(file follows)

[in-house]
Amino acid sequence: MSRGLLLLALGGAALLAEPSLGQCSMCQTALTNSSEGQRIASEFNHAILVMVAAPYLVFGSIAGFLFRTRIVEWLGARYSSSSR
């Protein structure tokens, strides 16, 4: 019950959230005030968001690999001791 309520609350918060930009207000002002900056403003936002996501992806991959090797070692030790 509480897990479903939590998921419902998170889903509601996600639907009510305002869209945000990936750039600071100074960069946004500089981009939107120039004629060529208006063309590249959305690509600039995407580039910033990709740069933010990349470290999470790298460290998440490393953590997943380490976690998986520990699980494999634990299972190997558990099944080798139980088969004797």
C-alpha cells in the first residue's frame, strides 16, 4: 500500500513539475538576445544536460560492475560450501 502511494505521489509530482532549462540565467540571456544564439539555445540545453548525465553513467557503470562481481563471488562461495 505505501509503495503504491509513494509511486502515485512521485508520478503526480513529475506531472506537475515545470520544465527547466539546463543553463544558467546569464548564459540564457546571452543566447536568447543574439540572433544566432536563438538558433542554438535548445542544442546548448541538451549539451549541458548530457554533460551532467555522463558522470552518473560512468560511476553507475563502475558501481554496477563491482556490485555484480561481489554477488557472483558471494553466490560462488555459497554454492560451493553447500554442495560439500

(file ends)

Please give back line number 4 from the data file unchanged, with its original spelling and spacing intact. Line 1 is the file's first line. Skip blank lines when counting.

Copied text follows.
C-alpha cells in the first residue's frame, strides 16, 4: 500500500513539475538576445544536460560492475560450501 502511494505521489509530482532549462540565467540571456544564439539555445540545453548525465553513467557503470562481481563471488562461495 505505501509503495503504491509513494509511486502515485512521485508520478503526480513529475506531472506537475515545470520544465527547466539546463543553463544558467546569464548564459540564457546571452543566447536568447543574439540572433544566432536563438538558433542554438535548445542544442546548448541538451549539451549541458548530457554533460551532467555522463558522470552518473560512468560511476553507475563502475558501481554496477563491482556490485555484480561481489554477488557472483558471494553466490560462488555459497554454492560451493553447500554442495560439500